The Challenger Expedition set sail on December 21, 1872, not quite a century and a half ago. Today we describe that expedition as the beginnings of our science. The introductory paragraph of the 1895 “Summary Report on the Scientific Results of the Voyage of the H.M.S. Challenger” points out that the deeper parts of the ocean had not been investigated because, “the apparatus necessary for such investigation had not yet been invented.” The next paragraph reveals one of the motivations for the expedition: “The desire to establish telegraphic communication between Europe and America gave the first direct impulse towards a systematic exploration of the deep sea.” The third paragraph of the introduction, describing what oceanography encompassed in 1895, is worth quoting in its entirety:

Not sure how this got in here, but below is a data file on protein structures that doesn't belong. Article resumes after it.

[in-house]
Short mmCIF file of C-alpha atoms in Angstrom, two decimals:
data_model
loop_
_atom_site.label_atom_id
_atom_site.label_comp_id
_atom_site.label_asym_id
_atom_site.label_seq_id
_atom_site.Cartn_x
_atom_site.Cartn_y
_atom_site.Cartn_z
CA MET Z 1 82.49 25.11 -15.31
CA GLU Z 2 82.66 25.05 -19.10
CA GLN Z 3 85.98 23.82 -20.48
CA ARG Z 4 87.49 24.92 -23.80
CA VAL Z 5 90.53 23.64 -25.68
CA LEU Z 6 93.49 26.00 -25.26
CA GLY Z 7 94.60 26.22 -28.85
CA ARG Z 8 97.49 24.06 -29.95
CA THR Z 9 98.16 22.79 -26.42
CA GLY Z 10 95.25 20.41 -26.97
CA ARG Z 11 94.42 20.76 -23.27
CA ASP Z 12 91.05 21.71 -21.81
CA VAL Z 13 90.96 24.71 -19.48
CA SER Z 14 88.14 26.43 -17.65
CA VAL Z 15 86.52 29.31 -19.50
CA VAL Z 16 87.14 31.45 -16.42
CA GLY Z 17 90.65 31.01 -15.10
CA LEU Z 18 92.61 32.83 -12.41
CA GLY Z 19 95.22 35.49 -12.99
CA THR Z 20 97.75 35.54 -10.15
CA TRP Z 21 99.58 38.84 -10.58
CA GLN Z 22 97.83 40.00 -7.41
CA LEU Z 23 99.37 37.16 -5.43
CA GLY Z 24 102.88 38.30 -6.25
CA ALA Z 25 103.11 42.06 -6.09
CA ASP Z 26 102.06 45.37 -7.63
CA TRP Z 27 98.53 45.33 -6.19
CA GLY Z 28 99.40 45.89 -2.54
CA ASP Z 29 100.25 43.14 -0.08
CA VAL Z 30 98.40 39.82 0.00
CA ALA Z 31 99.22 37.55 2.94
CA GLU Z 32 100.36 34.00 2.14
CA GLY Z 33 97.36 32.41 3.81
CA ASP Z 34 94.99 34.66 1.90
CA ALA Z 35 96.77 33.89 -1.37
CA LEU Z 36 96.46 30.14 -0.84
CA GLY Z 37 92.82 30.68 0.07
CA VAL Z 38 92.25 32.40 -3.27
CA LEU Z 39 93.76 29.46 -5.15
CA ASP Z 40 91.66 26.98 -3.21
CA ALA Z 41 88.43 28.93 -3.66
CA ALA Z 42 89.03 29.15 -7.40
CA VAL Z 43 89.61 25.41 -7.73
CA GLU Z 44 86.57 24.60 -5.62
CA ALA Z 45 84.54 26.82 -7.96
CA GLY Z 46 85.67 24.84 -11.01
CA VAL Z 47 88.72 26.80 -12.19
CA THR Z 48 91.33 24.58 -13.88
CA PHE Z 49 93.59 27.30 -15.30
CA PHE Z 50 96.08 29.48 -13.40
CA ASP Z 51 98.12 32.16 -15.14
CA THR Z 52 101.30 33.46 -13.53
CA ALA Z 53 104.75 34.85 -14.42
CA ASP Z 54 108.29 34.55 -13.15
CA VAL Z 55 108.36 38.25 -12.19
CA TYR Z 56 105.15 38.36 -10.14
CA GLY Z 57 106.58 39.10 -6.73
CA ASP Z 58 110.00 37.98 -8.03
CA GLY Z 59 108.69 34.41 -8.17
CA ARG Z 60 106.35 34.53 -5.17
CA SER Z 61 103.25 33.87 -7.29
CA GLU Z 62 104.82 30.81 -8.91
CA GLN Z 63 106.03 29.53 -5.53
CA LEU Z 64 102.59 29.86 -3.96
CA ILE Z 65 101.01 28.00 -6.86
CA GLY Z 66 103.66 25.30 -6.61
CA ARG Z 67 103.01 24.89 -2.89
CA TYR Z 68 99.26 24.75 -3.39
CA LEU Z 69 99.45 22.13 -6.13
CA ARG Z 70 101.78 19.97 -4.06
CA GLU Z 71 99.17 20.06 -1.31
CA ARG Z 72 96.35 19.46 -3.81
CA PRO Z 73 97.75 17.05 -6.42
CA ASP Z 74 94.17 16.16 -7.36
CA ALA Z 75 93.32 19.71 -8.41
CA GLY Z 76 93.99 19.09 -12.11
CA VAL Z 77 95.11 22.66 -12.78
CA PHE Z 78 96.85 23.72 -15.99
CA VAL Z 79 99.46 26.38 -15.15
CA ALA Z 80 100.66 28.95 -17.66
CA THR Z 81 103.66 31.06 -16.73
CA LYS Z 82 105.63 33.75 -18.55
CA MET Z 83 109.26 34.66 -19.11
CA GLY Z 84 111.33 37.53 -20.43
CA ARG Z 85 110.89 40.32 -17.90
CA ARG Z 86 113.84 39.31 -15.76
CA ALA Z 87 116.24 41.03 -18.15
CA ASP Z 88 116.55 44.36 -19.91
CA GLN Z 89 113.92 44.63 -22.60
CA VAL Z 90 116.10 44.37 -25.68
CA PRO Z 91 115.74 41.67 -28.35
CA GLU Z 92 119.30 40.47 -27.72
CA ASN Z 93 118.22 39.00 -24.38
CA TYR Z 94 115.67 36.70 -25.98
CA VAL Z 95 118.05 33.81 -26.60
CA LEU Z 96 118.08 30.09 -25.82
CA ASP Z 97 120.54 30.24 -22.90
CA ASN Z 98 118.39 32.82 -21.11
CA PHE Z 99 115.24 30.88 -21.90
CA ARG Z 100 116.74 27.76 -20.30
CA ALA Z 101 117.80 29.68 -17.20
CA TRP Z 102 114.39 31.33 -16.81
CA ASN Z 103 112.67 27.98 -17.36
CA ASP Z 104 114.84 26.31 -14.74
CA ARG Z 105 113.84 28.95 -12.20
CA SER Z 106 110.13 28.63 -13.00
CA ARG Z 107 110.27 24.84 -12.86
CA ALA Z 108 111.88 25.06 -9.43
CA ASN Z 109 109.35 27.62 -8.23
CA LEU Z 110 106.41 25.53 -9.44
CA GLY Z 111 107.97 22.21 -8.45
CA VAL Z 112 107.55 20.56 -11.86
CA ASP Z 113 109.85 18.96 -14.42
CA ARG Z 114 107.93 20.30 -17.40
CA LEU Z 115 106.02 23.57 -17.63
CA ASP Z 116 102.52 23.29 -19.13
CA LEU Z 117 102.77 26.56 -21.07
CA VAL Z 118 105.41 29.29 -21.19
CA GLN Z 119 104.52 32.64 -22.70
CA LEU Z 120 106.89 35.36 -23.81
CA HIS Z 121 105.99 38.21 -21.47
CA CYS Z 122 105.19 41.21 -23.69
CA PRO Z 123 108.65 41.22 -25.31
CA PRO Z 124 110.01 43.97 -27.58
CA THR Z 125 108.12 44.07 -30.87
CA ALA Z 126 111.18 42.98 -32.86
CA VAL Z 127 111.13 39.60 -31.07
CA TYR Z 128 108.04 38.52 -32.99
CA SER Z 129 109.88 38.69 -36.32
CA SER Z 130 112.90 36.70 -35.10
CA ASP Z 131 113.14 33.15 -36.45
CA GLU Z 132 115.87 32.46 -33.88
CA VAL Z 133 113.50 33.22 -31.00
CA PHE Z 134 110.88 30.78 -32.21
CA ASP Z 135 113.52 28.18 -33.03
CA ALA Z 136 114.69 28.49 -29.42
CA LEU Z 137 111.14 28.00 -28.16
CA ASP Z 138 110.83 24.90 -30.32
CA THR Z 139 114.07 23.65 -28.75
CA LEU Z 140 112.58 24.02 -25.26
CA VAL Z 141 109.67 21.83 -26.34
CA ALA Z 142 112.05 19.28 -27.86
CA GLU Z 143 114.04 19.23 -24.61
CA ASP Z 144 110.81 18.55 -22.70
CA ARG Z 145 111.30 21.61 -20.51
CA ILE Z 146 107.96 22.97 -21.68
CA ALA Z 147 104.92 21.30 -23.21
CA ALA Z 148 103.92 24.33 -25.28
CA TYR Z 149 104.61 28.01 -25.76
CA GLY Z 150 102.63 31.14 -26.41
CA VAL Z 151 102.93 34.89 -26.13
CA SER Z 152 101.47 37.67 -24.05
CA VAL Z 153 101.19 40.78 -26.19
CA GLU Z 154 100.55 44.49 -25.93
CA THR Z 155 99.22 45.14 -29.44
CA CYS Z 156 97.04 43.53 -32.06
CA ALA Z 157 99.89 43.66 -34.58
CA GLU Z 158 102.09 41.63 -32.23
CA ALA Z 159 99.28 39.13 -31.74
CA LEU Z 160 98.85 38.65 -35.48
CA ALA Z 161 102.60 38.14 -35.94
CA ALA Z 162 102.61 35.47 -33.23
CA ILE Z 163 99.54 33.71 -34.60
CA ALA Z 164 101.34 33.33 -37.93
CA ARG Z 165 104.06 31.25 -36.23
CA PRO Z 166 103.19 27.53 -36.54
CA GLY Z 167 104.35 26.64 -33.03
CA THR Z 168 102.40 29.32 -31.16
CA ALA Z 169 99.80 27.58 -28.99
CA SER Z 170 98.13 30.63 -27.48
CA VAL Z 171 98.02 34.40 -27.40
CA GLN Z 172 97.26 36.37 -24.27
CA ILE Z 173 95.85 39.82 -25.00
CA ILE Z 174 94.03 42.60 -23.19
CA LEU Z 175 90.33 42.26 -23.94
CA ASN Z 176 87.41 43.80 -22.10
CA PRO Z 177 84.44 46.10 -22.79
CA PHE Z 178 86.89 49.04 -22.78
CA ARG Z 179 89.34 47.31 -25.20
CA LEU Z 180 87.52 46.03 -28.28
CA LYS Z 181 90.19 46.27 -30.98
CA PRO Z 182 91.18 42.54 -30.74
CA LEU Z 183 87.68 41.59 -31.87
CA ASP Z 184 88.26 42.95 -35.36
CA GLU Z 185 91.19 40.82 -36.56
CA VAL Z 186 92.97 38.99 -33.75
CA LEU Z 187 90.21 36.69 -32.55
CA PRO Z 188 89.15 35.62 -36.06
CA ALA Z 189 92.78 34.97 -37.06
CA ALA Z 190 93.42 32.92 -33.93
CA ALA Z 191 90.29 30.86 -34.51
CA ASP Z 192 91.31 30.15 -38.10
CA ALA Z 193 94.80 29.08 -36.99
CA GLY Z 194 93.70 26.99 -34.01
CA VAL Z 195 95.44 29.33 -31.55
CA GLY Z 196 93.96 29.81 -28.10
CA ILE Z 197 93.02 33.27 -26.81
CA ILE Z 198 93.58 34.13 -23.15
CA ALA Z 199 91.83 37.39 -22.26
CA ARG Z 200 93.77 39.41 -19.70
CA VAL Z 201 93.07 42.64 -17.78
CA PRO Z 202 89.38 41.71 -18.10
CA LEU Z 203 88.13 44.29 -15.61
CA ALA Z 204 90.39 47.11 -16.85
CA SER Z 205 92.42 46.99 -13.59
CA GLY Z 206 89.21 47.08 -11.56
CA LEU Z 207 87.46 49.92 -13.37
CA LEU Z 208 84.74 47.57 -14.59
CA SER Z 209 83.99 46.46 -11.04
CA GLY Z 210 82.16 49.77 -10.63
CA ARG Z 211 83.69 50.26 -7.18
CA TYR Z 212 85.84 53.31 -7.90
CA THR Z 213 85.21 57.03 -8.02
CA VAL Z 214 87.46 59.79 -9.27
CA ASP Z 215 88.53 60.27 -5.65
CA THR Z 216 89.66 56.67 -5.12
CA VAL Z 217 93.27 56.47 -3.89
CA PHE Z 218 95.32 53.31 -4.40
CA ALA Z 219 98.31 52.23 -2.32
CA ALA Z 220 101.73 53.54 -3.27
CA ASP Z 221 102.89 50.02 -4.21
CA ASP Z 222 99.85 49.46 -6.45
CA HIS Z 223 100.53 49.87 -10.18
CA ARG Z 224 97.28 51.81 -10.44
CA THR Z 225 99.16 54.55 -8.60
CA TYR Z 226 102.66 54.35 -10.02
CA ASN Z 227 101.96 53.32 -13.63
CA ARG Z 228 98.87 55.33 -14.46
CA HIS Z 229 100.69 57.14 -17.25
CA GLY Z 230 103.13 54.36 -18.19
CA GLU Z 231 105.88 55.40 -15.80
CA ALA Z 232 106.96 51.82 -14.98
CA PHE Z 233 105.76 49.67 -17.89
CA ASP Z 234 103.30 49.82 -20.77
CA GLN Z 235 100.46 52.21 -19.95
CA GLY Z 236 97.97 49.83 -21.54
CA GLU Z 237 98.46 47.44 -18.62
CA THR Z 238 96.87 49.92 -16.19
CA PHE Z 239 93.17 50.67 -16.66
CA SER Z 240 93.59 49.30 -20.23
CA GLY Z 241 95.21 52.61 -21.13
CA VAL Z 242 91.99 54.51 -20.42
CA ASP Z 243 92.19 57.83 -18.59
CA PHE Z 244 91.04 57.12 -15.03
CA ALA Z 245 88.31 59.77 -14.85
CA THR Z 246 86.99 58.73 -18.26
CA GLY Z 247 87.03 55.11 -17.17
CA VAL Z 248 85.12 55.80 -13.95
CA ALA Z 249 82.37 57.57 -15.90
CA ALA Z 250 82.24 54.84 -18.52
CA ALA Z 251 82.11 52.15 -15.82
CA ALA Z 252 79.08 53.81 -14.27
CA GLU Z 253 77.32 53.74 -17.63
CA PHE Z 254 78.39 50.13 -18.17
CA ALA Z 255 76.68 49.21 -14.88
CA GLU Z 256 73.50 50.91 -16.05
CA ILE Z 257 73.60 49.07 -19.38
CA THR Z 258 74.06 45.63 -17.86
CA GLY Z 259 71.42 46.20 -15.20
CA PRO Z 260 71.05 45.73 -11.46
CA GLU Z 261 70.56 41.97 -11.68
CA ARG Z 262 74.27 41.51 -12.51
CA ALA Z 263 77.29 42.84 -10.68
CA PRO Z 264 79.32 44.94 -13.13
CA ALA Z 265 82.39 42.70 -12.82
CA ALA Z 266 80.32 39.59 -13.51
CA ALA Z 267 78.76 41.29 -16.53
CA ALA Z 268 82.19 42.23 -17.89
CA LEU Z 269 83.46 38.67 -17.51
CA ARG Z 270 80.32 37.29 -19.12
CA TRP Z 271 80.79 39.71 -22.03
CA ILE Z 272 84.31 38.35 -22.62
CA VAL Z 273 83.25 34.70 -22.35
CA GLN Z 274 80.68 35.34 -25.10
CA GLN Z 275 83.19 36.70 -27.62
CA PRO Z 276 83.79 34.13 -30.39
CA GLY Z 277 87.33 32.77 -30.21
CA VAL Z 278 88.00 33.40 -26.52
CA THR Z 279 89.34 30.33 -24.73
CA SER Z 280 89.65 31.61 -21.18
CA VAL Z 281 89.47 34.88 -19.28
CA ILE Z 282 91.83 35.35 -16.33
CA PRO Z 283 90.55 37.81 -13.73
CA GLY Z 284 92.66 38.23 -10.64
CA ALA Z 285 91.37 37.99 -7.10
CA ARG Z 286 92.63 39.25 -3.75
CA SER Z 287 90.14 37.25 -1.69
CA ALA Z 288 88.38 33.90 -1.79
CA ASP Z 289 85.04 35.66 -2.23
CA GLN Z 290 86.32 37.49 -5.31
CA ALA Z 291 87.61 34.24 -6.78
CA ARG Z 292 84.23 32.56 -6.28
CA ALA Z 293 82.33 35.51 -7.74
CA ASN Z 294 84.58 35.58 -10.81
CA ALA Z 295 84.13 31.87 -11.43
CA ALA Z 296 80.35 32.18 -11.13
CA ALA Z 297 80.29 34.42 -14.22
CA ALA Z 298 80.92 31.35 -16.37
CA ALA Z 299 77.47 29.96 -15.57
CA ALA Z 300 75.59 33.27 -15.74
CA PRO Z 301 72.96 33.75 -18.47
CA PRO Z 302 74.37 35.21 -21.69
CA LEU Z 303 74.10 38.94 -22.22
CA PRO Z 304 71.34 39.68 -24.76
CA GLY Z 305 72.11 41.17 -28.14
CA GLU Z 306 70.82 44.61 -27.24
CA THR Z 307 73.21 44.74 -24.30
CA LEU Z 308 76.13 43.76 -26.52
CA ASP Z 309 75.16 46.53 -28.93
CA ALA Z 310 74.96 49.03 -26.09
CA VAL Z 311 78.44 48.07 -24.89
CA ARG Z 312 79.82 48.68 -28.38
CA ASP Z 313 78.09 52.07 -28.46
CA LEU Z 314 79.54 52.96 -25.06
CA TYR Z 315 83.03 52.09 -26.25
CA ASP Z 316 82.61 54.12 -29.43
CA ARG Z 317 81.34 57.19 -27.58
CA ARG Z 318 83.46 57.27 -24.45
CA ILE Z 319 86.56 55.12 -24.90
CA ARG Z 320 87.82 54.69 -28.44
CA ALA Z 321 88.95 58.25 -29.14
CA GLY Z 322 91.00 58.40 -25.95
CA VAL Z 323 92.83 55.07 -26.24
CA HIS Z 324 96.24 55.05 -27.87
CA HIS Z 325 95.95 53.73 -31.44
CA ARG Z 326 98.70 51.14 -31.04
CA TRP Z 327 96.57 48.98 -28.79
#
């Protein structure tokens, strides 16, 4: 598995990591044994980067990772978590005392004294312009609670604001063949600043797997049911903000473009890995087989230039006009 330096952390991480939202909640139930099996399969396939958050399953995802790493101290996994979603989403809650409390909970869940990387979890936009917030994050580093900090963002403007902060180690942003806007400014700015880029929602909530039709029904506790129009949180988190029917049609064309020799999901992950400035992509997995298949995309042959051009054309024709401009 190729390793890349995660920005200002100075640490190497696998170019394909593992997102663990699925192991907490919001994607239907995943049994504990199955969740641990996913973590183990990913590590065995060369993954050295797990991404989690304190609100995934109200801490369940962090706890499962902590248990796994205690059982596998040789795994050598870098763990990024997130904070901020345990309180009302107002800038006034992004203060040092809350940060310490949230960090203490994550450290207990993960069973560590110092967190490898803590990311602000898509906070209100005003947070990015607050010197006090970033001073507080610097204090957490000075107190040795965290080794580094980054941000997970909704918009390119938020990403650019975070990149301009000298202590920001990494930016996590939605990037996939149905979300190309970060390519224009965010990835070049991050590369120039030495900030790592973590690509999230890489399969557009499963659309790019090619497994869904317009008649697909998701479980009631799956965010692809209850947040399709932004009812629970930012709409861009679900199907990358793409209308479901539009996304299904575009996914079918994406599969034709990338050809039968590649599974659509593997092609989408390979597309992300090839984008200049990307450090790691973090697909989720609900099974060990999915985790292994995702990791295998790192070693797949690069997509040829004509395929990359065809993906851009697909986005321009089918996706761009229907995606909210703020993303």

The oceanographer takes account of everything relating to the ocean; his investigations deal with the form and divisions of all marine areas on the surface of the globe, the winds that blow over the surface waters, the contours of the ocean bed from the sea-level down to the greatest depths, the temperature, the circulation, the physical and chemical properties of sea-water, the currents, tides, waves, the composition and distribution of marine deposits, the nature and distribution of marine organisms at the surface, in the intermediate waters, and on the floor of the ocean, as well as the modifications brought about in living things by the conditions of their existence, the relations of man to the ocean in the development of fisheries, commerce, civilization, navigation, hydrography, and maritime meteorology. All this vast assemblage of knowledge, which embraces some aspects of astronomy, geography, geology, physics, chemistry, and the biological sciences, makes up the modern science of oceanography.